If you are using gradient mesh in Adobe Illustrator, and need a compound path, you may be into troubles. One workaround is to use layer mask to define what to show or hide on a given layer.
Start by drawing the shape you are going to modify as a shape
Make a copy of the object, by pressing Control+C and Control+F (Win) or Command+C and Command+F (Mac). This uses "paste in front" to paste the copy in the exact same position, as the copied. When I draw with meshes, i generally tends to save an unmodifed copy of the mesh, just underneath it for situations where a mesh cant be used - or if I need to start over on a clean mesh.
Draw the gradient mesh, by clicking on it with the Gradient Mesh Tool or selecting Object > Create Gradient Mesh with the object selected. When selecting the individual mesh points, I find the Lasso Tool quite effective, when it comes to selection indiviual mesh point around corners etc.
Drag the path to the top, by opening the layers panel and "Layer 1" and drag the path object to the top of layer 1.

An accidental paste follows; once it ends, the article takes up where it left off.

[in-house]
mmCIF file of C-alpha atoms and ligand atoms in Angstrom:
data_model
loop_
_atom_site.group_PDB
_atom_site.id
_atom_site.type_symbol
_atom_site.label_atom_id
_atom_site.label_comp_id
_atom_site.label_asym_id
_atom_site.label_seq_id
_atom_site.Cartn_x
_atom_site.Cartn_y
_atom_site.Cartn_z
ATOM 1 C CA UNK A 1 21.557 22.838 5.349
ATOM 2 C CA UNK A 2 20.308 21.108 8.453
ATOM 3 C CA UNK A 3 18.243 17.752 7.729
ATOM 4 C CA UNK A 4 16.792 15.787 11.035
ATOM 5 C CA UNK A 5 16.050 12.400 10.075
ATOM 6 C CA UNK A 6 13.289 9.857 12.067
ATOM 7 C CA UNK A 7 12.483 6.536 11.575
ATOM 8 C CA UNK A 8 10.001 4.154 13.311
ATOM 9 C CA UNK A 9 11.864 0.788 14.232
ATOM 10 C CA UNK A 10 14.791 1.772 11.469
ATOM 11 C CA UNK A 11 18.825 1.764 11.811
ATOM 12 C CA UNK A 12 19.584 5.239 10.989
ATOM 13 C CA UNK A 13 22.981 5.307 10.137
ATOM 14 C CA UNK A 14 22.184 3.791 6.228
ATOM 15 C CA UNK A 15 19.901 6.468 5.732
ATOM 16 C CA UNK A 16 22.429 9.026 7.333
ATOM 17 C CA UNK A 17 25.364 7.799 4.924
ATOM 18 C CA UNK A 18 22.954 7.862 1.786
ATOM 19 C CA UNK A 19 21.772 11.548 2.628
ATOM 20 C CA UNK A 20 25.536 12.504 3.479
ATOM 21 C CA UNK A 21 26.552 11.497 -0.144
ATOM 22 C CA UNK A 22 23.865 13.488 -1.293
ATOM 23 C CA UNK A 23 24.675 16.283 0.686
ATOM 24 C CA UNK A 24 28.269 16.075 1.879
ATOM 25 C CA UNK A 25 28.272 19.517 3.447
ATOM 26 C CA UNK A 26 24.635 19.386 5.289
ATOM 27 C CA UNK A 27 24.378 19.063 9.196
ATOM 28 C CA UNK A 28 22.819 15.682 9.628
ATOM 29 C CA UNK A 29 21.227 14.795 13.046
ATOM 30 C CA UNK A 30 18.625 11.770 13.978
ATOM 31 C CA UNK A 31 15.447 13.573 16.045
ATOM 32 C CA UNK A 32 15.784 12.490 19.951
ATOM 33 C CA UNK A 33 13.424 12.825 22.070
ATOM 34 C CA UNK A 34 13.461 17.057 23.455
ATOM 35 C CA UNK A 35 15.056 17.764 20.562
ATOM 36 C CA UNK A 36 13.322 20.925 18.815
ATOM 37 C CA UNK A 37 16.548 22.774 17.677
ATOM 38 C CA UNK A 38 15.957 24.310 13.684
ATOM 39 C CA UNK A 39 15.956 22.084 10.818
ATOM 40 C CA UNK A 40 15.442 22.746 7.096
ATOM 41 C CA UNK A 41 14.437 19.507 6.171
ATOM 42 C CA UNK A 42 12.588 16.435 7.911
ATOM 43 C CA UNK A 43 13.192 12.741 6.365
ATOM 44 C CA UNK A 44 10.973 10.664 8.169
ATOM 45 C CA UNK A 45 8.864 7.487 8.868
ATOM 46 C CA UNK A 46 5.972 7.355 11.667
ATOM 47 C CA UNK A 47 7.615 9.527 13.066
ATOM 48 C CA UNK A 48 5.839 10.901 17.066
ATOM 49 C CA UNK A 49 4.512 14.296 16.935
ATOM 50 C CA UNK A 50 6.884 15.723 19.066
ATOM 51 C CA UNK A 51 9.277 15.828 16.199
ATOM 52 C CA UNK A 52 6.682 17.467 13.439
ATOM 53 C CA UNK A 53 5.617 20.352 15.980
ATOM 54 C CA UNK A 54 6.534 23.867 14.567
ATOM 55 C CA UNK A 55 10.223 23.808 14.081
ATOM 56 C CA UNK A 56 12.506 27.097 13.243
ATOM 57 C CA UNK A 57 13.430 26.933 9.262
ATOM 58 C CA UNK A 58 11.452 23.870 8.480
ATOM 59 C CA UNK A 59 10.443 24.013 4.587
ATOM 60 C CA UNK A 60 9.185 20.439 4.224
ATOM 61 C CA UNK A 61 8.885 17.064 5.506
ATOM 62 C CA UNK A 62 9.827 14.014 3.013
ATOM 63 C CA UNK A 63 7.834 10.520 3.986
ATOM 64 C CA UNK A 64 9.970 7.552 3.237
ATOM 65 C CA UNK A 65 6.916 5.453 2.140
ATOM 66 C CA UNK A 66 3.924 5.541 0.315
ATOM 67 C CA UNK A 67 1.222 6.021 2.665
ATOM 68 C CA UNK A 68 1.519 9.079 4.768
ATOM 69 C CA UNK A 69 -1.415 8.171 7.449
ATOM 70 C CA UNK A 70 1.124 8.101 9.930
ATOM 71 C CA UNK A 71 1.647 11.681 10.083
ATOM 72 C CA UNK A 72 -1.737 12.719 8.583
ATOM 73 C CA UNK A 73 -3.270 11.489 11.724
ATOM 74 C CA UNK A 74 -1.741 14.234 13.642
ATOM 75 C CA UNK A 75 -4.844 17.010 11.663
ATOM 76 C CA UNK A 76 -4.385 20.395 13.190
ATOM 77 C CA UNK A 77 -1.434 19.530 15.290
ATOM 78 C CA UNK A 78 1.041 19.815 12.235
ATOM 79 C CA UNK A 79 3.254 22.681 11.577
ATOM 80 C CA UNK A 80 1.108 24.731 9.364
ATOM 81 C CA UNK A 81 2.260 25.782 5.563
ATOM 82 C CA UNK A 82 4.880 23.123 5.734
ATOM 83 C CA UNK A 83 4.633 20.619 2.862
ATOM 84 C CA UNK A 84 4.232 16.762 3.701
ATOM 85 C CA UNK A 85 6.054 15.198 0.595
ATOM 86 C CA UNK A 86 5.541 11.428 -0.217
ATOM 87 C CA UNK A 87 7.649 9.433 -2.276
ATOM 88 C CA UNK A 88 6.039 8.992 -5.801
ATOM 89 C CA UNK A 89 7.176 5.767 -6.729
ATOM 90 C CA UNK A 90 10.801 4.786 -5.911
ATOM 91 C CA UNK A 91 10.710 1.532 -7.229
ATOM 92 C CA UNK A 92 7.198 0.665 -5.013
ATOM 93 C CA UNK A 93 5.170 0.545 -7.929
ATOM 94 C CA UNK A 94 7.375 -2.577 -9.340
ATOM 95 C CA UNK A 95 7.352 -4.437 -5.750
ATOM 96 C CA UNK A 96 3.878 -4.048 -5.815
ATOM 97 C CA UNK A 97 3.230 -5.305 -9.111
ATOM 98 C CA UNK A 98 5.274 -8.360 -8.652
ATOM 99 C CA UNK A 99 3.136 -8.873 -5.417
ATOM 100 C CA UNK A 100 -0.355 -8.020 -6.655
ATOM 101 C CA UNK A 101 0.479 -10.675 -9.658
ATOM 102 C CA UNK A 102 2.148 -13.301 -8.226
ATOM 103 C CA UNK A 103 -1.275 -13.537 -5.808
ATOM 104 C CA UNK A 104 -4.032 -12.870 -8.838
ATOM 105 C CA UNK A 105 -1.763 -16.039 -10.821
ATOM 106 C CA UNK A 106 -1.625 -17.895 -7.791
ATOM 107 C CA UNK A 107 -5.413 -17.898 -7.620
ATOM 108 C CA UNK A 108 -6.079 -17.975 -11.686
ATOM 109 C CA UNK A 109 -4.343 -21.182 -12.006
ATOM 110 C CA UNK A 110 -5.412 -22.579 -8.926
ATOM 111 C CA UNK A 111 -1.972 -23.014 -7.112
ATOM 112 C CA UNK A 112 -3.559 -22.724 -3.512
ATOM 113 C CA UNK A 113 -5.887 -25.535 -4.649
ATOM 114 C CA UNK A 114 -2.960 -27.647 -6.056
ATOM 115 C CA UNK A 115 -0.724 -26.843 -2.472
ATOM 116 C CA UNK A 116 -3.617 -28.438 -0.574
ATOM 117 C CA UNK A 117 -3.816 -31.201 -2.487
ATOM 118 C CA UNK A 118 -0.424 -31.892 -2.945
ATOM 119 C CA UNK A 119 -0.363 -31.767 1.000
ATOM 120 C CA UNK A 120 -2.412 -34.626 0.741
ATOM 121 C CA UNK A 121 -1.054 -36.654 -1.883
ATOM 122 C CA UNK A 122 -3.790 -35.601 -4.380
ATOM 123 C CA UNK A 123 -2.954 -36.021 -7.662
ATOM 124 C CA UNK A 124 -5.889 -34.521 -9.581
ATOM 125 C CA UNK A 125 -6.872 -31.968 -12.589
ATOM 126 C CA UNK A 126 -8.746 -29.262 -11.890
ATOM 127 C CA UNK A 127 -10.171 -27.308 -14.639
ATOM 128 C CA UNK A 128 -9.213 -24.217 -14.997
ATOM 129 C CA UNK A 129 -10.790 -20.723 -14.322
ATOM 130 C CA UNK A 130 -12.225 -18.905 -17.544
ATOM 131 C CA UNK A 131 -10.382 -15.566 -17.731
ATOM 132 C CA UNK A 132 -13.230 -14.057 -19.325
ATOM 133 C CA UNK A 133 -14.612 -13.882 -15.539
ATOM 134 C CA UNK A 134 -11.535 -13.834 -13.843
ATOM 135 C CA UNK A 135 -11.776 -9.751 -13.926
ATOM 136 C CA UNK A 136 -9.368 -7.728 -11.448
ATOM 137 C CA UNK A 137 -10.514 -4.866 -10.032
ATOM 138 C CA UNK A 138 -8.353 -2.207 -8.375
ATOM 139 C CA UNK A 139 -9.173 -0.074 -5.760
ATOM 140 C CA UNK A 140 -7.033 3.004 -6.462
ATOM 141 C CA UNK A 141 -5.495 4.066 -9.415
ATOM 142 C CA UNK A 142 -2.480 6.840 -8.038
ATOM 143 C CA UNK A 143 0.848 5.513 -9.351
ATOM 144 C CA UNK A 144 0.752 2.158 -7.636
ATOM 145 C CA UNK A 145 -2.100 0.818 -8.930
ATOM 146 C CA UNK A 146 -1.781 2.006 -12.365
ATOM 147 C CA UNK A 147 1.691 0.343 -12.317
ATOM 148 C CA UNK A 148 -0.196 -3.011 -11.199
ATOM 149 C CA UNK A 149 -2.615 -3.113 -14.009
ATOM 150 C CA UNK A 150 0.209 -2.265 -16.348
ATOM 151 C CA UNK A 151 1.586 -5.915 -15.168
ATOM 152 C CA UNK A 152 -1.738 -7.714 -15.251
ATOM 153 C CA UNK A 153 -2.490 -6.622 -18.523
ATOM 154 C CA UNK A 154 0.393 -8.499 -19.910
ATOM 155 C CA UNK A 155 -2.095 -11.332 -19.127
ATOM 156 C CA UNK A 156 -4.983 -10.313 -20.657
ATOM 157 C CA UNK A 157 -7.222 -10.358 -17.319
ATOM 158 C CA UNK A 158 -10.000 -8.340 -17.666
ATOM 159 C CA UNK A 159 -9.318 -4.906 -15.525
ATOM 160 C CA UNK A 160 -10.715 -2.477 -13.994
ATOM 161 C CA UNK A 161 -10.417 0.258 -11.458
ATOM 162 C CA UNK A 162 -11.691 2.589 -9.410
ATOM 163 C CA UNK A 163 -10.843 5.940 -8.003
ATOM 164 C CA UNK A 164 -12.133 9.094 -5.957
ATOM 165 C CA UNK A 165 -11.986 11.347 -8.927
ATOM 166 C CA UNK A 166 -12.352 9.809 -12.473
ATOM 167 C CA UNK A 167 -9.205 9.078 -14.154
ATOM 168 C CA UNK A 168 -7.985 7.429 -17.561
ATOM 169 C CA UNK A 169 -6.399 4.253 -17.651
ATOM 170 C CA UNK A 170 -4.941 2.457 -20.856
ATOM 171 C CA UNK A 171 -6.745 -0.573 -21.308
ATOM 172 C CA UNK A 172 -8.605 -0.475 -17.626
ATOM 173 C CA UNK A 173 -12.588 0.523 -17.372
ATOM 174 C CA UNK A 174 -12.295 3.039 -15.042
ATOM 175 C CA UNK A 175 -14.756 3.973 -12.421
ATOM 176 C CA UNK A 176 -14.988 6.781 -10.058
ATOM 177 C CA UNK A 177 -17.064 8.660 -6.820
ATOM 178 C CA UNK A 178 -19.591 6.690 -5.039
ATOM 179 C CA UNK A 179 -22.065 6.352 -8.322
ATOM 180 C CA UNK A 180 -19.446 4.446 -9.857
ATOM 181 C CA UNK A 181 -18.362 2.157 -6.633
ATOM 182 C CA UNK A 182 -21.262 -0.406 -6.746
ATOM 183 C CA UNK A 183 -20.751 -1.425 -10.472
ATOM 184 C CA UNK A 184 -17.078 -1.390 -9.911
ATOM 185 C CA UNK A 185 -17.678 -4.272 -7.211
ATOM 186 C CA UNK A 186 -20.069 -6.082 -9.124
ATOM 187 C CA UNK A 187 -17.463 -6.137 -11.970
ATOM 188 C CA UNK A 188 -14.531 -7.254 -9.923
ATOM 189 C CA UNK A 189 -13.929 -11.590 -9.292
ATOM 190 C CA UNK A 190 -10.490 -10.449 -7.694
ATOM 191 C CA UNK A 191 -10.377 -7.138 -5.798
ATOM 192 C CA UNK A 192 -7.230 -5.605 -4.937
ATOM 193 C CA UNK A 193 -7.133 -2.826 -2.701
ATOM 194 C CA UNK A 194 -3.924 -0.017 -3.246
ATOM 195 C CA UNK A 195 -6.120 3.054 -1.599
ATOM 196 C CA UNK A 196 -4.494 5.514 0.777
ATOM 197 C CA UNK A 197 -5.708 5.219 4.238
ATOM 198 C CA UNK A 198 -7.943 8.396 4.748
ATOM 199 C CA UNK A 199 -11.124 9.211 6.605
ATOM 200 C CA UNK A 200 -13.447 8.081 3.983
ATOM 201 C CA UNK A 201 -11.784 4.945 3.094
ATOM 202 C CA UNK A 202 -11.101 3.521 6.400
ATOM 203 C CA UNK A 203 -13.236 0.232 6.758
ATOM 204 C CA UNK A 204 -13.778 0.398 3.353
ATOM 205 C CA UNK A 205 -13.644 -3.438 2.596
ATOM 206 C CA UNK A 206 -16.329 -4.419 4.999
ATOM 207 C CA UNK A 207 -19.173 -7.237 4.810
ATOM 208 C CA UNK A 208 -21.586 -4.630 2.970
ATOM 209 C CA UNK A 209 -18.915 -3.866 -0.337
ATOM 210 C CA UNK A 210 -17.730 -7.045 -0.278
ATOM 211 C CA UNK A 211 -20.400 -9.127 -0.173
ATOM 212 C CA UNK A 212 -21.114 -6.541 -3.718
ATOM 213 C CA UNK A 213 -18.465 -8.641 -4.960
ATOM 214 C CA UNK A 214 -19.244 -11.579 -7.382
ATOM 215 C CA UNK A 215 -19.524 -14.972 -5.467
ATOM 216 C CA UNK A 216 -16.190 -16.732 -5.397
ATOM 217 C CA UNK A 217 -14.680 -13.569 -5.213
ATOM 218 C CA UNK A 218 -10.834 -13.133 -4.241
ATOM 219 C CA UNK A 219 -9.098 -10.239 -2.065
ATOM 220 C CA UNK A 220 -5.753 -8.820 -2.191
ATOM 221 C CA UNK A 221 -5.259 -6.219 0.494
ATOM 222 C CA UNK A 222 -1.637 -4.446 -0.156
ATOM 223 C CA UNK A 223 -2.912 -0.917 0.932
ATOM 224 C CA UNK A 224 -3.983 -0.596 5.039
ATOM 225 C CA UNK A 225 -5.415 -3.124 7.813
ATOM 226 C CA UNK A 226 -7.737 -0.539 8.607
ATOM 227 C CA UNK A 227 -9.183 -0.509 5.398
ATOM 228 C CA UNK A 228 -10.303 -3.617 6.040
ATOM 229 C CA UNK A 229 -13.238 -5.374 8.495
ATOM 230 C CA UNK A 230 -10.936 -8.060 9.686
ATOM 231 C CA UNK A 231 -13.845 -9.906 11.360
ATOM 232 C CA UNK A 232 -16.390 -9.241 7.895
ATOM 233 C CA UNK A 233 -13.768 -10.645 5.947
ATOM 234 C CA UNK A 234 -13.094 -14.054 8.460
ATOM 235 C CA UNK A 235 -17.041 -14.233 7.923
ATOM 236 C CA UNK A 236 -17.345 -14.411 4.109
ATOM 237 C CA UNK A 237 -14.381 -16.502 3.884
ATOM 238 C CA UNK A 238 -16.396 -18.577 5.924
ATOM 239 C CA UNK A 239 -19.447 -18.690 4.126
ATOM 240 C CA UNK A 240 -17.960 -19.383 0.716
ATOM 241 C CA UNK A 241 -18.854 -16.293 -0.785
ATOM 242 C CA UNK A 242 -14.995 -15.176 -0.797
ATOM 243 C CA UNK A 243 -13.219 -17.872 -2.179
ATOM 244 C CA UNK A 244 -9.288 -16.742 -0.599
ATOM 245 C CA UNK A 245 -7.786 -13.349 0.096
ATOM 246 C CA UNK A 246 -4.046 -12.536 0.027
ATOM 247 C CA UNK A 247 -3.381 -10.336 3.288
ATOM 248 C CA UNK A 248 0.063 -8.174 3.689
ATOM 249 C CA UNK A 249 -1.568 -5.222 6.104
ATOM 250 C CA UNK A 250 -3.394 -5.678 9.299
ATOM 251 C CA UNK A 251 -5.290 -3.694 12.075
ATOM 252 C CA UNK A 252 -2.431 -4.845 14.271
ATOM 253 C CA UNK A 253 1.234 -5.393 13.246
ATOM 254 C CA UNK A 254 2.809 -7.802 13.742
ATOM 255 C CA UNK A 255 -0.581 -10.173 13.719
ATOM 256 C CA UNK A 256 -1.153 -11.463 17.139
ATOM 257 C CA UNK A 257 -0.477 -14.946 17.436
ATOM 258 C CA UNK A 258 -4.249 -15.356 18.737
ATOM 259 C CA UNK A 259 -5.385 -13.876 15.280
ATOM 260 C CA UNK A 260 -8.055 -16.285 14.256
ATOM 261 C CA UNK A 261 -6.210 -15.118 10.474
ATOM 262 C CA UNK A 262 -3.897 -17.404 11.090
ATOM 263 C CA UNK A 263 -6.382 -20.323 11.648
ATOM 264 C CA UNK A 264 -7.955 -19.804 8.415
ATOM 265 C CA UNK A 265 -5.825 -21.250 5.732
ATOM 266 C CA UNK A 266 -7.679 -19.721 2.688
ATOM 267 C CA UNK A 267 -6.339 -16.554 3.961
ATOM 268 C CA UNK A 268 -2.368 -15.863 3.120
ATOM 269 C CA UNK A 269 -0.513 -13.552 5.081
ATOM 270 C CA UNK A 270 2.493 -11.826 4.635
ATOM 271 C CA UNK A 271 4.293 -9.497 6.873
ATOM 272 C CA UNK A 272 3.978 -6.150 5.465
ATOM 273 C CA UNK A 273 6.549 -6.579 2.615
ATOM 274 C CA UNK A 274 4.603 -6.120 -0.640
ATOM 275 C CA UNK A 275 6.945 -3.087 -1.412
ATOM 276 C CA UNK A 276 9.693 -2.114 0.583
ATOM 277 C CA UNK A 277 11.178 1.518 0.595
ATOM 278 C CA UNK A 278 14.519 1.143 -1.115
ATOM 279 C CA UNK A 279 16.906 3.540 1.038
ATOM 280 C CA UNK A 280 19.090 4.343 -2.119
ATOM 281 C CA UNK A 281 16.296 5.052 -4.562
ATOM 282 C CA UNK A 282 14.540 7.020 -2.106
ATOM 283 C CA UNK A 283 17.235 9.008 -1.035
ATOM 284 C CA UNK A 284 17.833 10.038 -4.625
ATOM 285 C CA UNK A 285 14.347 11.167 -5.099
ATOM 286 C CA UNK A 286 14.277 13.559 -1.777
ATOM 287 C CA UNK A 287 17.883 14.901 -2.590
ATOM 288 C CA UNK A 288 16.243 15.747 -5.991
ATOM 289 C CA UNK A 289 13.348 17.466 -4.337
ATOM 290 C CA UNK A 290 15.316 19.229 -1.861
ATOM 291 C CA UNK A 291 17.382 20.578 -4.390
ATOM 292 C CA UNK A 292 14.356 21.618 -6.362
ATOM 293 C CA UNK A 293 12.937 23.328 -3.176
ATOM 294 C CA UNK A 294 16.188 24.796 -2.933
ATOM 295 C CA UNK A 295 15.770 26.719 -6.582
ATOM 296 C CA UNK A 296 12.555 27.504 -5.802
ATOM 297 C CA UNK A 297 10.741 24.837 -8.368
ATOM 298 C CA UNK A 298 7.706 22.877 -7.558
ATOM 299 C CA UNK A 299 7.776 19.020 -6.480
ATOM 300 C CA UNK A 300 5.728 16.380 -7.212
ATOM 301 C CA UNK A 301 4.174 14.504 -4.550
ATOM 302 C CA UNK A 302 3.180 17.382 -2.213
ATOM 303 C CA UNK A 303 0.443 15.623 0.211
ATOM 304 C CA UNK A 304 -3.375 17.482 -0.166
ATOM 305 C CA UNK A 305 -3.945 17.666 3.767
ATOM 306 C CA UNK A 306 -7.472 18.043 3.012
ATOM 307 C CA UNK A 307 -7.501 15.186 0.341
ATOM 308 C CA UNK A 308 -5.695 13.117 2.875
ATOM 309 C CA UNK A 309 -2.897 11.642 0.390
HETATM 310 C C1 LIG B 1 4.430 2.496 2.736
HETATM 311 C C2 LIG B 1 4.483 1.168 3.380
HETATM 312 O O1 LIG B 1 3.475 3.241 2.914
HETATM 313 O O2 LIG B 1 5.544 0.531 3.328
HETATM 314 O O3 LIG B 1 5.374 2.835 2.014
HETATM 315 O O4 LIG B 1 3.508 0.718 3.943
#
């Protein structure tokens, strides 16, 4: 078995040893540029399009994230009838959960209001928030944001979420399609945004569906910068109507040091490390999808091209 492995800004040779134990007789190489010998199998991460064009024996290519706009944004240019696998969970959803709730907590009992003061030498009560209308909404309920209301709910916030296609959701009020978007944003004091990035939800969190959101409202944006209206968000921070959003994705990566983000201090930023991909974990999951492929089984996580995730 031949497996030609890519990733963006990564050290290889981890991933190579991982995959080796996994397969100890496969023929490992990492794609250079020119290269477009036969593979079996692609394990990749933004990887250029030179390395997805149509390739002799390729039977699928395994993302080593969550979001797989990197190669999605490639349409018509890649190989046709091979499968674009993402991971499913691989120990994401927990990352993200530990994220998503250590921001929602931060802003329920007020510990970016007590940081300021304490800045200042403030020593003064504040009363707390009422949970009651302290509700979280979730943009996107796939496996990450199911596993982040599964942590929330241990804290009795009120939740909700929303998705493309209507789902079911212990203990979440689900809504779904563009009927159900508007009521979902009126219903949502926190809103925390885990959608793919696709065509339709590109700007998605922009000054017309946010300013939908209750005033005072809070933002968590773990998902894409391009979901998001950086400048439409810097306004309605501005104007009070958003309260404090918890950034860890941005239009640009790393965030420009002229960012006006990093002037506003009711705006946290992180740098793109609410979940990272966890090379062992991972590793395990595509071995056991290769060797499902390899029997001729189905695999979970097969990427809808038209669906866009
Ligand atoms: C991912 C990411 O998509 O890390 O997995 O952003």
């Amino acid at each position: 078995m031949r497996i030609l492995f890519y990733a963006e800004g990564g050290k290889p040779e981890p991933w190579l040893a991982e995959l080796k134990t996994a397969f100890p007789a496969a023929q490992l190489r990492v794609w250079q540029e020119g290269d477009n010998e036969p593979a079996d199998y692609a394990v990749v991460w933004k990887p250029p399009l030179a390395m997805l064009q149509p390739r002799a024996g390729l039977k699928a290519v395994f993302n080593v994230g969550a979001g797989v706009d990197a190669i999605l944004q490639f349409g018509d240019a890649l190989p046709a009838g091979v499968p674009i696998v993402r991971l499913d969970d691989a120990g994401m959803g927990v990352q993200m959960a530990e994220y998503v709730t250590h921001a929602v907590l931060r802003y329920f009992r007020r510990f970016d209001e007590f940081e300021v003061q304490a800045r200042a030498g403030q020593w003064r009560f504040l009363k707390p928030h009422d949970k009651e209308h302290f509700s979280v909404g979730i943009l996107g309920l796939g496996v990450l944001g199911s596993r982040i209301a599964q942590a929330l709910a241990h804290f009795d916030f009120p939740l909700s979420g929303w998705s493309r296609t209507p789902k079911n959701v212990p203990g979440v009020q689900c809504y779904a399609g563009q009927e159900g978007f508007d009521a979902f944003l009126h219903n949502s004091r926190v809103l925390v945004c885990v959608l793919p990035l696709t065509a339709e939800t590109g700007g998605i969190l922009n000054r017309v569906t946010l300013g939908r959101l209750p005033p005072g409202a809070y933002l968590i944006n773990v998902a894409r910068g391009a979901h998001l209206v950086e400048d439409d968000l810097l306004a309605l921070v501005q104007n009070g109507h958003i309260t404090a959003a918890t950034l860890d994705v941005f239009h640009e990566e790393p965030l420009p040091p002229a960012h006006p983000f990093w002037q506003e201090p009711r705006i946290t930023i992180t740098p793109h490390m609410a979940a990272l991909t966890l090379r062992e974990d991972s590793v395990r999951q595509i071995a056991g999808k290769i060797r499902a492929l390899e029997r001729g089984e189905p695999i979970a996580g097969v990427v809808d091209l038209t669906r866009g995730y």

Give the shape a stroke and no fill, and set a fairly wide stroke width. Open the stroke panel, and make the stroke expand inwards.
With the path stille selected, select Object > Path > Outline Stroke to convert the stroke to a compound path. Of course I could have made any two shapes. Click the Layer 1 name in the layers panel and click the Make/Release Clipping Mask icon in the bottom of the panel.
Now you have a clipping mask, placed in the layer 1. It will actually clip all content (below or above it) there is drawn in it. If you need to, you can easely hide the mask (clicking the eye in the layers panel) and edit the whole mesh.
Here, I have used my original path. I told earlier, that I tend to keep a copy, underneath the mesh. Now the path is in the clipping mask. It is still easely accesible for me, so this one is the exeption to the rule :-)
Good luck. Questions goes into the forum